Saul Haber
10-25-2008, 09:12 PM
ronin7 - First off, I appreciate your courteous and measured response as that is sometime ignored on message boards.
I guess I take issue with the overall pace of storytelling in these Marvel events. It seems like they could all have been told in half the number of issues either because of the story just not moving anywhere or due to the overuse of splash pages, double splash pages, or just too few panels per page. For me, that just saps the momentum out of otherwise fun stories. My particular problem with Secret invasion is that not much has happened from the end of issue 1 until last issue. I don't even know how they stretched it out this much- it all takes place in the span of hours. The whole concept of SI was "Who do you trust?", which is a great idea, but they've hardly revealed anyone to be Skrulls. Spider-woman and Hank Pym (and Jarvis-oooh). That's it? They have a really fun concept and they should develop it to its potential instead of just having a typical superhero slugfest. Marooning the heroes in the savage land for 6 issues was a bad idea and so was bringing to the forefront many heroes that nobody even knows or cares about (the Initiative and Nick Fury's commandoes). It's just not delivering on its promises. Which is similar to how Civil War played out. Amazing concept. Great first issue. And then it went on to avoid resolving the conflict or giving the readers what they were promised and what the story was naturally developing towards. Instead Captain America gives up, the "rebel" Avengers are STILL the rebel avengers and Iron Man is still in charge. Nothing changed. They just keep milking these stories and wasting these ideas instead of just doing it right but selling half the books in the process.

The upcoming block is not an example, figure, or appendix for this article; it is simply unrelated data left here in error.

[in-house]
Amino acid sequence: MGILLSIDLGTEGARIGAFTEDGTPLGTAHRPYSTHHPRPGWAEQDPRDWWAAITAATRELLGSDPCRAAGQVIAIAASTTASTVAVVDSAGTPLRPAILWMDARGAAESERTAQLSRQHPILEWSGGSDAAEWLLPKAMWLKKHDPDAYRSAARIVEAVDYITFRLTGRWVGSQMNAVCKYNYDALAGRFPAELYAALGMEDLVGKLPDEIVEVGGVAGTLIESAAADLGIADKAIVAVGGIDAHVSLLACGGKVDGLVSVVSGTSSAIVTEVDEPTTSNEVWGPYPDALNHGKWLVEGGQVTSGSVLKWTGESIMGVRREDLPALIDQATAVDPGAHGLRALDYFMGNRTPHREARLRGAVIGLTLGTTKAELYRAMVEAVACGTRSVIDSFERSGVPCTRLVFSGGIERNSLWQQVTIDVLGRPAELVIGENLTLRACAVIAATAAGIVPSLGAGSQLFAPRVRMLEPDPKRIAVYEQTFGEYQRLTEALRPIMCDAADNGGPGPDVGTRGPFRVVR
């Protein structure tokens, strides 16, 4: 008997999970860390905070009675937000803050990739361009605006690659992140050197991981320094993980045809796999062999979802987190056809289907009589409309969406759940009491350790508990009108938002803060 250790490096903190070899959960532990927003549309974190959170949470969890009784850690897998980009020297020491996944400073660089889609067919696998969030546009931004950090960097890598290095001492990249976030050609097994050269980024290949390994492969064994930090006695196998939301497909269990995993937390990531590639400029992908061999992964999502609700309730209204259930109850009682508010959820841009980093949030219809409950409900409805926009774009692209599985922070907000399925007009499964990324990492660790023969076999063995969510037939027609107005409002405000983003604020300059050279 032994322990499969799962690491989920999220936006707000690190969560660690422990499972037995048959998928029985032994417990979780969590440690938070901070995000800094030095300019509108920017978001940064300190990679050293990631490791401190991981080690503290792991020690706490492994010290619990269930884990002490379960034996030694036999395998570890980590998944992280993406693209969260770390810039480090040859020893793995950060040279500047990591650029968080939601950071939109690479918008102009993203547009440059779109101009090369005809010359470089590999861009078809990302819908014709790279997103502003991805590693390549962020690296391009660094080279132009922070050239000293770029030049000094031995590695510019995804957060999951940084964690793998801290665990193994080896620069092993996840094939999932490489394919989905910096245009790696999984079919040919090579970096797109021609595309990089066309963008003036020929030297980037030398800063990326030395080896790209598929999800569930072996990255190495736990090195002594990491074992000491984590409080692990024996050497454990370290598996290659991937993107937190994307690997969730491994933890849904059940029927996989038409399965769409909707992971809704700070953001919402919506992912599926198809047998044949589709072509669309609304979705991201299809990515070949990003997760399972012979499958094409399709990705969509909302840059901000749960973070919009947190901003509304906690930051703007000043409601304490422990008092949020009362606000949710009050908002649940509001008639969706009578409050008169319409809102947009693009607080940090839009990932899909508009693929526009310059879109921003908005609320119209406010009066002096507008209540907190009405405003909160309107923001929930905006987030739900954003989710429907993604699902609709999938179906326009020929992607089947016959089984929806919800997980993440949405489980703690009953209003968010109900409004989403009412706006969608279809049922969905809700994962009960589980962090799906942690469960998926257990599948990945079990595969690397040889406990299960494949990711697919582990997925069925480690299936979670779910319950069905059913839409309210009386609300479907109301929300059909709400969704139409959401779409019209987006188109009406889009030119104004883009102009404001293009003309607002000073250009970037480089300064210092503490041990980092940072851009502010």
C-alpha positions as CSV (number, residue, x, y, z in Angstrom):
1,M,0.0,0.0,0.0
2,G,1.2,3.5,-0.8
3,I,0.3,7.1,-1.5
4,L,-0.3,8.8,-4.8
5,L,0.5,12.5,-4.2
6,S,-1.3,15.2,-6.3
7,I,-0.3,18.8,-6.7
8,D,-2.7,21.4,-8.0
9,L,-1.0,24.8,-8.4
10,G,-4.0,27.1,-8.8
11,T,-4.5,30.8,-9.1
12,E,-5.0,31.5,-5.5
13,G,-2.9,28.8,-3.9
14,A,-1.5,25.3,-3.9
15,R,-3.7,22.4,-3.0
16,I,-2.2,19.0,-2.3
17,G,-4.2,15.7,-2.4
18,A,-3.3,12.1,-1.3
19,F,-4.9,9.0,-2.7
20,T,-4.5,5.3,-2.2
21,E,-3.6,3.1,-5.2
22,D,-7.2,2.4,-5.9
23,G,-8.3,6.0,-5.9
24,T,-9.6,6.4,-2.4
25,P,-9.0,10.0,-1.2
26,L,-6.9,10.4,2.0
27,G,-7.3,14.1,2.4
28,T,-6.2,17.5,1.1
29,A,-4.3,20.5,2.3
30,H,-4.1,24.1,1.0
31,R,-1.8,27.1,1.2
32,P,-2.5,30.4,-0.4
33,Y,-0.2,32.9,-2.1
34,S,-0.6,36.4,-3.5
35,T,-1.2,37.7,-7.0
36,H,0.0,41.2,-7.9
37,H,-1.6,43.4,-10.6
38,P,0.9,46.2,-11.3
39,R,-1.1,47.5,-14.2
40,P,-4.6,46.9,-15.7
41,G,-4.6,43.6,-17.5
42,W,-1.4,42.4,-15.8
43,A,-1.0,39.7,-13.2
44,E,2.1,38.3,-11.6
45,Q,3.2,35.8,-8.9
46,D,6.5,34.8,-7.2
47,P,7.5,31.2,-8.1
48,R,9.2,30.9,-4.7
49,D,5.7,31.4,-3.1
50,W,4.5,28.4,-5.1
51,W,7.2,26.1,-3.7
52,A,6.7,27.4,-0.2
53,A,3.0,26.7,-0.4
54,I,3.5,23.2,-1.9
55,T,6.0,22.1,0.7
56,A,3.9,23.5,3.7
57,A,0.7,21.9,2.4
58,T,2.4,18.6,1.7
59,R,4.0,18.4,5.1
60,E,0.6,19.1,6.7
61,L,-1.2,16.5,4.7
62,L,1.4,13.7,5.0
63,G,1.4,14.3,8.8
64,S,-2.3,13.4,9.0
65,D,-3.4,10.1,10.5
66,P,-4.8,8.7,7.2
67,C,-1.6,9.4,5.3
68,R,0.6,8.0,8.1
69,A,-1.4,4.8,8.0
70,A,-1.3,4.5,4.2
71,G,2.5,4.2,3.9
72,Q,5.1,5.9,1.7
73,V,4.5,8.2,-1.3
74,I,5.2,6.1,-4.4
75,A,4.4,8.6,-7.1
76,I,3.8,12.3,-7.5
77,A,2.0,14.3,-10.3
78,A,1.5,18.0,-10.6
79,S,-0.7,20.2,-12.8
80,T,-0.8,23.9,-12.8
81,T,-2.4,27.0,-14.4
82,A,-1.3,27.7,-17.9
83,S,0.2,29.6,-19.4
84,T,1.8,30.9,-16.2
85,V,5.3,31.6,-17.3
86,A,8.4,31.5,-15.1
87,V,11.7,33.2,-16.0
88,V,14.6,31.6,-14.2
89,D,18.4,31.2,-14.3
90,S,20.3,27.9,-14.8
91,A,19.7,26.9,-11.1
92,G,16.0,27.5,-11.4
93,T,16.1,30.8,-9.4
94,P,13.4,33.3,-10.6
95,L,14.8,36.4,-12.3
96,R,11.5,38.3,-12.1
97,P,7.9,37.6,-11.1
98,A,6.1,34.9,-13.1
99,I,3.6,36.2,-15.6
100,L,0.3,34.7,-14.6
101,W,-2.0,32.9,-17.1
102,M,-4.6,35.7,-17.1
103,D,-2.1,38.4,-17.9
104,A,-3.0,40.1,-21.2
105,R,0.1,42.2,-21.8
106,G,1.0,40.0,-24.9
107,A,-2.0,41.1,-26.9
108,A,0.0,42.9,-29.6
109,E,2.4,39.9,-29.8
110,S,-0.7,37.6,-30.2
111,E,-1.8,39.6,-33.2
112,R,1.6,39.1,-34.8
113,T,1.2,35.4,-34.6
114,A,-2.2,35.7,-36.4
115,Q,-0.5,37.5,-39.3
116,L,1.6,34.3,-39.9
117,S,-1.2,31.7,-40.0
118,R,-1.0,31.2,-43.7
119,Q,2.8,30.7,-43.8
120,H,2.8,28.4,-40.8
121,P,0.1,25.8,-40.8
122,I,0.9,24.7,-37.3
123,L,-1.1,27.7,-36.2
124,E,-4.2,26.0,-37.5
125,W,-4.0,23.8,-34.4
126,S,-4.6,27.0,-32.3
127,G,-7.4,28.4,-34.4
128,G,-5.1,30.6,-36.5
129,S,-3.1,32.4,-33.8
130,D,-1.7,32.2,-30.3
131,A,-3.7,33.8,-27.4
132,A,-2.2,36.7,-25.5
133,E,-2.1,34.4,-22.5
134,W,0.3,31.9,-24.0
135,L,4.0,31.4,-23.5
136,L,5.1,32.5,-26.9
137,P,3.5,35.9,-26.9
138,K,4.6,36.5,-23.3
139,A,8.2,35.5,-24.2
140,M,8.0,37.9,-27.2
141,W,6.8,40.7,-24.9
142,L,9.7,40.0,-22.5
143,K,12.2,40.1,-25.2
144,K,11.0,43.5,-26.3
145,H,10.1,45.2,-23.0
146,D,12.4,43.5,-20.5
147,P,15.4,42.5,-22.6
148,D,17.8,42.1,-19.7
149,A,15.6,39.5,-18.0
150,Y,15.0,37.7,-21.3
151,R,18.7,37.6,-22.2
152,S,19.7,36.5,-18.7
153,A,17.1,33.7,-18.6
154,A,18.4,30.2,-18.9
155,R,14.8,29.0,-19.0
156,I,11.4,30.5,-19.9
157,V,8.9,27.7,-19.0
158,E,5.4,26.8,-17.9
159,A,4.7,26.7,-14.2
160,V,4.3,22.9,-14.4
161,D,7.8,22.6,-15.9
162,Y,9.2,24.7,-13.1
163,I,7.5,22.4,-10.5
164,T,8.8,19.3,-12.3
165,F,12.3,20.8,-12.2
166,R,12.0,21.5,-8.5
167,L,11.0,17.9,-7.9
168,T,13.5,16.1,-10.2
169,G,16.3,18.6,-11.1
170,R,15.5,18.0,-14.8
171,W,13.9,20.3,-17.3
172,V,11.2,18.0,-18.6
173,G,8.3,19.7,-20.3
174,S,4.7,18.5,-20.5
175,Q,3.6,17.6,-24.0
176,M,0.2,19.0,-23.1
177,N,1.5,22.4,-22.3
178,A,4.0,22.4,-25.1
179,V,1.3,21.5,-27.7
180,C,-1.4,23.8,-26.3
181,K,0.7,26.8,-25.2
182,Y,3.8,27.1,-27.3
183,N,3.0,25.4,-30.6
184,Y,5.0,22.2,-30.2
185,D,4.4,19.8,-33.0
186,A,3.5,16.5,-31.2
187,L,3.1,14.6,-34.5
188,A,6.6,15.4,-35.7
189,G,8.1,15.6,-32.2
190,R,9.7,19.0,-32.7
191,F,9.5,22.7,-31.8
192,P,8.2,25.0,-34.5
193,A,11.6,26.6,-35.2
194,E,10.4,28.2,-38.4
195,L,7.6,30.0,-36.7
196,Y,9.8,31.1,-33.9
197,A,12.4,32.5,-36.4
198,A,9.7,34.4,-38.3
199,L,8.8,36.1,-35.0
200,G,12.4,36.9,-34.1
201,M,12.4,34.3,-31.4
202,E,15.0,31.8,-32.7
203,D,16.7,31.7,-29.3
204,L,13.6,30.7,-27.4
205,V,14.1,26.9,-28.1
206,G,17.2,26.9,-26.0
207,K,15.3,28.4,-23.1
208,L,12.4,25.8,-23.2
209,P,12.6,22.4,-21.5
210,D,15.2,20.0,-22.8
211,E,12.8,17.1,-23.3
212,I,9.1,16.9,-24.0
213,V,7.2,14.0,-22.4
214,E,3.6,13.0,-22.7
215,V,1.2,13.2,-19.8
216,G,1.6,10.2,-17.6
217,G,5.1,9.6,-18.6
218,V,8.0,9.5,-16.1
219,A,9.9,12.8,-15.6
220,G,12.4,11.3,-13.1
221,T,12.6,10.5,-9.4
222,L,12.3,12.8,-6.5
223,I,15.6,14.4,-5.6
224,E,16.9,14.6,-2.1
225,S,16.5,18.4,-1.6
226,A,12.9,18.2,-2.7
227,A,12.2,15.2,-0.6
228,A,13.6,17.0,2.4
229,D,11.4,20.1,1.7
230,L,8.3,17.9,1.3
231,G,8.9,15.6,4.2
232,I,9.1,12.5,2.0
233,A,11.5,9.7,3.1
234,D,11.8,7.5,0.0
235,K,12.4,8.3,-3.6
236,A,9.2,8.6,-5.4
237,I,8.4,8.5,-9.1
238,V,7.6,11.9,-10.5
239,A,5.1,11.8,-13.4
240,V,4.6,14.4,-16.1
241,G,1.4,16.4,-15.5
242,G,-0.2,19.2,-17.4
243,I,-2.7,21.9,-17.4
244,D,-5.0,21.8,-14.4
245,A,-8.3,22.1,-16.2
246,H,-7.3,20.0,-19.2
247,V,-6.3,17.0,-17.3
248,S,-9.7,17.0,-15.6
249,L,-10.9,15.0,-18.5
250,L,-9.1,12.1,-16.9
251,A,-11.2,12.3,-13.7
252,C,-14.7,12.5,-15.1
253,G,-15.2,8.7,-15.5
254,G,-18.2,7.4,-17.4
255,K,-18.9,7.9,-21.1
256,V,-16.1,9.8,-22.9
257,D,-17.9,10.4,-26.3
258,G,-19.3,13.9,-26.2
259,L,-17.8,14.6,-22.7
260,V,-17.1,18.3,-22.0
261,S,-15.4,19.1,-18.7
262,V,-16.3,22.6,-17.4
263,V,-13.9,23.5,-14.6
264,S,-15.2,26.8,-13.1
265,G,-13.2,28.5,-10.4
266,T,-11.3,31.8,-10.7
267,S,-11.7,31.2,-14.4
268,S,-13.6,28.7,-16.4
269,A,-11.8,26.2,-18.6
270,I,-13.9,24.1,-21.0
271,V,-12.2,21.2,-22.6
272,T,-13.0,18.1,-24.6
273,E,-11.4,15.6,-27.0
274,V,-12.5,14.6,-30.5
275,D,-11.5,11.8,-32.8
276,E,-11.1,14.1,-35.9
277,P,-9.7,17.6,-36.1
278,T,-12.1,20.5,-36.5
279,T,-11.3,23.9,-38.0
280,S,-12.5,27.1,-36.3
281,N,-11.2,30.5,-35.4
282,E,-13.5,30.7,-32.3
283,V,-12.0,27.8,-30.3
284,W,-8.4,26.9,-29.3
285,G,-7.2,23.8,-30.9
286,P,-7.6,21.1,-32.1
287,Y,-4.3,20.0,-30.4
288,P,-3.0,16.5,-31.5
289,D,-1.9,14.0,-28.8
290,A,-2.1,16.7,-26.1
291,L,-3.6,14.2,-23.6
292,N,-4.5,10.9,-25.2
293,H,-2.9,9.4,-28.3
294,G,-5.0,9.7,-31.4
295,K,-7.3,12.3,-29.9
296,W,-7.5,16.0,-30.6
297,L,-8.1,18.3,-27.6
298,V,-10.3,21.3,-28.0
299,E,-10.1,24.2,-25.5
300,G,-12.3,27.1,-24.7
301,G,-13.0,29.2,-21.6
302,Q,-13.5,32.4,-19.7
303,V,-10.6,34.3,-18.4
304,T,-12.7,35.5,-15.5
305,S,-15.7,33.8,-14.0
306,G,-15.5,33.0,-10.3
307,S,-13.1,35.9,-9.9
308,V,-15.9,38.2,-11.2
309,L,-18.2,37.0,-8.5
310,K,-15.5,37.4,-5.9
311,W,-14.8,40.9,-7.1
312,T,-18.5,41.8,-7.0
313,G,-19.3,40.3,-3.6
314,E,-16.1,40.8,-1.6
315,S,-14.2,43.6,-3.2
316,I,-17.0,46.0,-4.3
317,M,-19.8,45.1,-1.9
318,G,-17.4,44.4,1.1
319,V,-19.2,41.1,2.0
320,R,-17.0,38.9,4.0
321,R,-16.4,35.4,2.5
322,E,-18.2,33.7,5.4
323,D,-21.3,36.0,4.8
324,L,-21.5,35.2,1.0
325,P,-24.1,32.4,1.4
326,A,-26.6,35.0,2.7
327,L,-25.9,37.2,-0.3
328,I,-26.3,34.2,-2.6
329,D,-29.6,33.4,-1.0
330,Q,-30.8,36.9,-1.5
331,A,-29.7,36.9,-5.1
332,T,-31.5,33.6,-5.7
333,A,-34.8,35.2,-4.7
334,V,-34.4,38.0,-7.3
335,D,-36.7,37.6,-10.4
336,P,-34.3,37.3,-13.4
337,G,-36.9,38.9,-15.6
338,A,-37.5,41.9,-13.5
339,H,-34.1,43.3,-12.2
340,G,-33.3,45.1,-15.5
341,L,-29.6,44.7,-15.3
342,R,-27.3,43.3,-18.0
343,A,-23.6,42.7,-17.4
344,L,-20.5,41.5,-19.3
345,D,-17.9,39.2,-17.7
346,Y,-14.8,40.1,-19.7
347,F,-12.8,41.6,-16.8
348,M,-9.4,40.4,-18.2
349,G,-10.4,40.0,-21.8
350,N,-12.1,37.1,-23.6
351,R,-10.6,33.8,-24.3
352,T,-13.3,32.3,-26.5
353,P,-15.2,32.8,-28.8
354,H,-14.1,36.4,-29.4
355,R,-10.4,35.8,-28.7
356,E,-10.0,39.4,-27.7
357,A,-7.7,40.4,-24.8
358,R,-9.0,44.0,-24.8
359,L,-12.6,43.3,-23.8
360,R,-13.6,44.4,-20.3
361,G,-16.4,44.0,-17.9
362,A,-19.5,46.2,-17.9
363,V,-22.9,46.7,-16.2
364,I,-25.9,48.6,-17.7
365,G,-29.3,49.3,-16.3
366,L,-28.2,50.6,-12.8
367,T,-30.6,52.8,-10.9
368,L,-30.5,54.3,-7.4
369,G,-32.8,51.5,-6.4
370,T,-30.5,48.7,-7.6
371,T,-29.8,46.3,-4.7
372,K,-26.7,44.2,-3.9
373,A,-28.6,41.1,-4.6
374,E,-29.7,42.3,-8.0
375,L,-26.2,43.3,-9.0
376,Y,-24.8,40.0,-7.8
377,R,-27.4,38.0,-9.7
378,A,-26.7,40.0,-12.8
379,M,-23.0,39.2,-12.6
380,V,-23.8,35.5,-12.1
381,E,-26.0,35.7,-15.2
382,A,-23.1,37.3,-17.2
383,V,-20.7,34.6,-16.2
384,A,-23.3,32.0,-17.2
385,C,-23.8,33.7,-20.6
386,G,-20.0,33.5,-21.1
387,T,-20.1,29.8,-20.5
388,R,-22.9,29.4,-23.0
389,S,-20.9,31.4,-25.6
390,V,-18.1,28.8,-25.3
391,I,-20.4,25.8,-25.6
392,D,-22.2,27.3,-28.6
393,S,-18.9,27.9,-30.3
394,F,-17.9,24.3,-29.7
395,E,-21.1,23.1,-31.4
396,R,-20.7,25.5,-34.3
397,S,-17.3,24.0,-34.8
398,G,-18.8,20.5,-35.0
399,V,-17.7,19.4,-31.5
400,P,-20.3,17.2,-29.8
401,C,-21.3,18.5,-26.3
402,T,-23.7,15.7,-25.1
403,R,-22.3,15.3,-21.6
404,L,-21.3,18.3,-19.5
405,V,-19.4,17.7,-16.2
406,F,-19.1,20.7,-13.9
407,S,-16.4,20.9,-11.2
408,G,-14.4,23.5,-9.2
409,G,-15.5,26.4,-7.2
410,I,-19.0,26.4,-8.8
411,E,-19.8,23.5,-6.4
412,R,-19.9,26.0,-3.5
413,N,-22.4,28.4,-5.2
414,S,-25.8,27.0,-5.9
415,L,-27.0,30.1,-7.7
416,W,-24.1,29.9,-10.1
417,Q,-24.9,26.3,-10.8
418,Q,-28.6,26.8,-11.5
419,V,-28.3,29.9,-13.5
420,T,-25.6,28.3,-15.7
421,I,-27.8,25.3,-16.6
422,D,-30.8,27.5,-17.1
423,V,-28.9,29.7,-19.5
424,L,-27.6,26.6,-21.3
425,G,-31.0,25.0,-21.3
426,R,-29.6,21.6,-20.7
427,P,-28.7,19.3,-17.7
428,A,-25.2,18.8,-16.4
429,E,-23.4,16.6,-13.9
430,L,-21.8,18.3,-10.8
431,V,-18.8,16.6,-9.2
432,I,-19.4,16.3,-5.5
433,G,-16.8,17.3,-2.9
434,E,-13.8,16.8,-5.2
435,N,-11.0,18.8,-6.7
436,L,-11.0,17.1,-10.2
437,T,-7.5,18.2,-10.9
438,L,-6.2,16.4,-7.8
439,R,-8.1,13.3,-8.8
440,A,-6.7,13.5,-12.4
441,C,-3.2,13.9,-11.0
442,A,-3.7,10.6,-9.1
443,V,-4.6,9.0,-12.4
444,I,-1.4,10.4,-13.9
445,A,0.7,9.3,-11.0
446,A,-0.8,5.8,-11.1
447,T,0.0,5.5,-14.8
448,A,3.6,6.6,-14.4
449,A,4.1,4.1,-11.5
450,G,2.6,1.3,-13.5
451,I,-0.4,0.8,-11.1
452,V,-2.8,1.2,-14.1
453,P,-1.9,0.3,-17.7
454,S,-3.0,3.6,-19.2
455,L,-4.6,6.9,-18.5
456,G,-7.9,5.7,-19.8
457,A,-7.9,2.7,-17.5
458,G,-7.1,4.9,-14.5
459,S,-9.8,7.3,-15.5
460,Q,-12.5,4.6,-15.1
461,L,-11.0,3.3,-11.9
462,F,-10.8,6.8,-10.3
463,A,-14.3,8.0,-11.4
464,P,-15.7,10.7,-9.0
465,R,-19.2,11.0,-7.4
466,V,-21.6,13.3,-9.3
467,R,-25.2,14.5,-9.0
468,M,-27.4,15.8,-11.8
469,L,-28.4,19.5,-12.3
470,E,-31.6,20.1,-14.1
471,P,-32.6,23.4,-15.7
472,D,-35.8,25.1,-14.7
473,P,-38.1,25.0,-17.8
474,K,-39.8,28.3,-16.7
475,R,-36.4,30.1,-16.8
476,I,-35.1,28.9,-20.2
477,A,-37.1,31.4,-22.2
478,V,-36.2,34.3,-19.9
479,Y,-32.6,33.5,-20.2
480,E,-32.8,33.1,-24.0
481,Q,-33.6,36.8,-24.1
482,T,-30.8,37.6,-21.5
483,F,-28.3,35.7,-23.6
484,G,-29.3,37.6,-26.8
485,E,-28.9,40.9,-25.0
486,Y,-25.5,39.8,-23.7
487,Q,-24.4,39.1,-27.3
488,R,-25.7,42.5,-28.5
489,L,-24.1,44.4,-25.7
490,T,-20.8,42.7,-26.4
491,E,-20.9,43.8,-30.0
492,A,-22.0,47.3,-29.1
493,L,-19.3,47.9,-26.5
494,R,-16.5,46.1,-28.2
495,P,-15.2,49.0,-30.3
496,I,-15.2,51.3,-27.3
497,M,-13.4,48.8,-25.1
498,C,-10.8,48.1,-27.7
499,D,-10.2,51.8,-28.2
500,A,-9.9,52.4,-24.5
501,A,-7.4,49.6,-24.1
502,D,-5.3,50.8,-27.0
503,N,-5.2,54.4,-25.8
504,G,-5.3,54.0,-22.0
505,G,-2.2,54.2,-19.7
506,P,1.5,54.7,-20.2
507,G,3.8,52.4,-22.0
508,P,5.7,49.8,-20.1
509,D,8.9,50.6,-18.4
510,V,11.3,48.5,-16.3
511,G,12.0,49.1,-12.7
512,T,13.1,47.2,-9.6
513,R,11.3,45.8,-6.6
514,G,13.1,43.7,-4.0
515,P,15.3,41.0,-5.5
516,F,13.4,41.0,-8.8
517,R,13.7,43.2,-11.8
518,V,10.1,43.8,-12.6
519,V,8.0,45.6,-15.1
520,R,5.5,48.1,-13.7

And to answer NickGuy, World War Hulk was OK, but it also didn't live up to its potential because it was stretched out too long, lost momentum and focus, and also had a cop-out resolution. It didn't deliver on its promise. Hulk is pissed and he wants revenge. He got kicked off the planet and then his wife got killed. Now he's back. That's a good setup. But in the end, what happened? He didn't get revenge on anybody. There were a few nice fight scenes, but they all could have been half the length and they would have read much better that way. It was stretched out for commercial reasons and an otherwise simple and powerful concept lost all its momentum.
Rogue's Revenge delivered on it's promises. There was a setup and a conclusion and it all flowed well and left you satisfied. It didn't stretch on forever and then peter out.